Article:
China Retail Sales Robust, Inflation a Factor
China's retail sales grew by 20.2 percent in January and February from a year earlier, supported by strong consumer spending but also propped up by the highest inflation in nearly 12 years.
The reading, which matched the December figure, exceeded economists' forecasts of a 20.0 percent rise. The pace of 20.2 percent is the fastest since the government started gathering monthly data in 1999.
Economists noted that because retail sales figures are nominal, they are being boosted by rising consumer inflation, which hit a nearly 12-year high of 8.7 percent in February.
"Stripping out inflation, the overall volume of retail sales has been growing in a steady manner in the past few months, at about 12-13 percent," said Gene Ma, chief economist at China Economic and Business Monitor in Beijing.
The National Bureau of Statistics said on Wednesday that sales of grain and edible oil were up 41.2 percent in the first two months from a year earlier. By comparison, food oil prices were up an annual 41 percent in February.
Still, Ma noted that sales of other items that are not largely behind the recent rise in the consumer price index were also strong, reflecting genuine consumer demand.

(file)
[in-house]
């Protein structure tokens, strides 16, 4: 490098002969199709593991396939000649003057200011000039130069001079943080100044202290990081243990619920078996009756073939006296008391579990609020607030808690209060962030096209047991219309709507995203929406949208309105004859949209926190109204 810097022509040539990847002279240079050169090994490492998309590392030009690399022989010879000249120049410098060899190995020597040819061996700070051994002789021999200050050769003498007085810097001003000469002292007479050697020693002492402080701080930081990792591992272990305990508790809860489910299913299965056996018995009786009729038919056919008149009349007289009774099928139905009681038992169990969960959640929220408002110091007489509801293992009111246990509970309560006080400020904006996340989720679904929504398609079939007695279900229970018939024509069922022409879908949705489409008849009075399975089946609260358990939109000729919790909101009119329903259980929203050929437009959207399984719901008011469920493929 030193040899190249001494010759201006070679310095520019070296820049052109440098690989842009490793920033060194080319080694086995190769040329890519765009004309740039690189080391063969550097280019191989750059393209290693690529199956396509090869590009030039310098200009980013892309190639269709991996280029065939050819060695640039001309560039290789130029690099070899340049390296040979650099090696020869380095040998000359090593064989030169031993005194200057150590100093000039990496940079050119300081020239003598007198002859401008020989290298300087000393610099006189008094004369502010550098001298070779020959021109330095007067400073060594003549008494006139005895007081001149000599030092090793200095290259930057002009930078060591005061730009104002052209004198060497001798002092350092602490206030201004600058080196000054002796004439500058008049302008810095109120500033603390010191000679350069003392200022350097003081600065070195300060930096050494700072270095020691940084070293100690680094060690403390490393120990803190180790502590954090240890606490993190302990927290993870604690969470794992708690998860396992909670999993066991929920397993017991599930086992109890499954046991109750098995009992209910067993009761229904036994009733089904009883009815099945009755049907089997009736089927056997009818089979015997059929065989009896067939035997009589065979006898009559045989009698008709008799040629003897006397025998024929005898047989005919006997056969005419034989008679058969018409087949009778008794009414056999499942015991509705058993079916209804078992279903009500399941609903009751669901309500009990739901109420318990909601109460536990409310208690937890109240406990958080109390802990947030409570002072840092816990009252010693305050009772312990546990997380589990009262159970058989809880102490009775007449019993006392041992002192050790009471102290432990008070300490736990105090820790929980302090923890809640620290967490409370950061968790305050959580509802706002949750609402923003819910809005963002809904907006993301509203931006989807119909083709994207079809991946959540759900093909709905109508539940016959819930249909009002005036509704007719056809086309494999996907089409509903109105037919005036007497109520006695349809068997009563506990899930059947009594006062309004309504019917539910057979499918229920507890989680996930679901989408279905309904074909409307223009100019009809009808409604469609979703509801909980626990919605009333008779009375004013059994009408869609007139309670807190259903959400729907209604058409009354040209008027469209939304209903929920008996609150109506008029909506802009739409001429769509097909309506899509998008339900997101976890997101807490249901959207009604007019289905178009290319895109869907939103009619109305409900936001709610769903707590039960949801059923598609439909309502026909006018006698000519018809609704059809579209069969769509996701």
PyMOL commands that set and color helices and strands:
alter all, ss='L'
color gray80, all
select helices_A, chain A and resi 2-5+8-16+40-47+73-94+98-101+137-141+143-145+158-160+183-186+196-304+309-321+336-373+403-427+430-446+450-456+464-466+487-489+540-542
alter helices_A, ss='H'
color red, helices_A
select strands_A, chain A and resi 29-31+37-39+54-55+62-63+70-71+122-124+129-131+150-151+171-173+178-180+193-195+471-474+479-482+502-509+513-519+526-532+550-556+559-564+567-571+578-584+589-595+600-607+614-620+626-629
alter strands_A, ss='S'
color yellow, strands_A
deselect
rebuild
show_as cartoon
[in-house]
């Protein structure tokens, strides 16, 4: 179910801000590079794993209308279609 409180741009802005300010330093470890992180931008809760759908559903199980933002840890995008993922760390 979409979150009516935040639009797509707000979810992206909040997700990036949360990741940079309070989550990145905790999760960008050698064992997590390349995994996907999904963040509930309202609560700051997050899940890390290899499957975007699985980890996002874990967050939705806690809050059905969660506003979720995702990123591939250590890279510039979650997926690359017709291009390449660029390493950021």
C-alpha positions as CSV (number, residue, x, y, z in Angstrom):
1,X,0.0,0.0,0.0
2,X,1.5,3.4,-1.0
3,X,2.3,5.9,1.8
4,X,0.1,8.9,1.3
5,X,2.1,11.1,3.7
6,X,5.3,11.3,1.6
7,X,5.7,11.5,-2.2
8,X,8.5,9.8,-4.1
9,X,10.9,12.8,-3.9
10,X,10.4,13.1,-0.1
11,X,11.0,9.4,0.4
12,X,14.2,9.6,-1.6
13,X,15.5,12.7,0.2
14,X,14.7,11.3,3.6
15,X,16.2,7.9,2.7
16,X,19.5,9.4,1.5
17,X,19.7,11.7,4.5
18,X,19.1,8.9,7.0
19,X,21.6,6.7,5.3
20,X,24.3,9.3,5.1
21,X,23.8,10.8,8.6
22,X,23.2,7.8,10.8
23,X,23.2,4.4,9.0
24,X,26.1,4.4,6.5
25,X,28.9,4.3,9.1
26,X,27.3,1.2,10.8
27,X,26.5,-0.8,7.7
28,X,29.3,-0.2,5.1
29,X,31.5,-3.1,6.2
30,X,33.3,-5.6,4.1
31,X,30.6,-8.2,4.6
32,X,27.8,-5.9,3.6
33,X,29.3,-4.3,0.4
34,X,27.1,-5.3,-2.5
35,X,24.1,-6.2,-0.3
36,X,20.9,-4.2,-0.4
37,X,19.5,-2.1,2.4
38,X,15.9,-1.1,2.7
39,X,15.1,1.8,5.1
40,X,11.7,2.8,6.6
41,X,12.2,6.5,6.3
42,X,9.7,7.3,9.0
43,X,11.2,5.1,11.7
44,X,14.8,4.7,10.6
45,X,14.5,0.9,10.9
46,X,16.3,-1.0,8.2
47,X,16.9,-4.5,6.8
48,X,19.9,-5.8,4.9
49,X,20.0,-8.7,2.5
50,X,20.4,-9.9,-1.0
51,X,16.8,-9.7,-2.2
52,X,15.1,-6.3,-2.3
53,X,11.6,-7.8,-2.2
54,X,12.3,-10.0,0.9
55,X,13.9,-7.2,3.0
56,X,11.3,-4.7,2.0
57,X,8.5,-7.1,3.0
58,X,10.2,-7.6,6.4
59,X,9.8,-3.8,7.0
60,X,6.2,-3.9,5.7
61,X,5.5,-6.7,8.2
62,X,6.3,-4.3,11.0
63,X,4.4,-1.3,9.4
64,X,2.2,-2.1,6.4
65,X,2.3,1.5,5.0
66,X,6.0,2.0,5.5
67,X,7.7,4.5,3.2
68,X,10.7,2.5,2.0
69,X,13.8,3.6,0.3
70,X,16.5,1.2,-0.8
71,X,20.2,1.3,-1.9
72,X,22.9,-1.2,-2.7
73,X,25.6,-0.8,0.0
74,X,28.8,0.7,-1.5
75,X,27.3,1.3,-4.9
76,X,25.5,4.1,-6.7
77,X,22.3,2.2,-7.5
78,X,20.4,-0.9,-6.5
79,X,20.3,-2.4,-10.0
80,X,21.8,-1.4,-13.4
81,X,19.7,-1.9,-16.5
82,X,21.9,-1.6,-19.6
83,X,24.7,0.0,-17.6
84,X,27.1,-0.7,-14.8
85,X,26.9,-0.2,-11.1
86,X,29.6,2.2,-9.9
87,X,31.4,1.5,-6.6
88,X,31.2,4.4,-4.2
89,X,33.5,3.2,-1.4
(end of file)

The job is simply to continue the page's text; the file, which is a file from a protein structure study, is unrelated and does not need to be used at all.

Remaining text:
Sales of automobiles were up an annual 33.8 percent in January-February; prices for the broader category of vehicles actually dropped 3 percent from a year earlier in February.
Jewelry sales jumped 46.8 percent from a year earlier in the first two months, extending a trend of strong growth.
"Chinese peoples' investment income has been increasing rapidly in recent months. Well-off people then buy gold and jewelry to counter the impact of inflation, as well as to consume," Ma said.
Property and share prices have risen rapidly over the past two years, although the stock market has recently seen a slump.
China issues combined January-February figures for retail sales in order to smooth out the effects of the Lunar New Year, which falls at different times in these two months each year.
Dong Tao, an economist with Credit Suisse in Hong Kong, also noted the role of inflation in boosting the figures.
"But we do think that Chinese private consumption is taking off nicely," Tao said. "We argue that the Chinese export sector will see a structural decline, while Chinese private consumption will have quite a nice ride in the coming years because of improved confidence and rising incomes in the rural sector."
Separate figures from the Commerce Ministry suggested that foreign direct investment (FDI) would also continue to be a driver of growth.
It said that China drew in $18.13 billion in FDI in January and February, 75.2 percent more than a year earlier. Inflows in February alone hit $6.93 billion.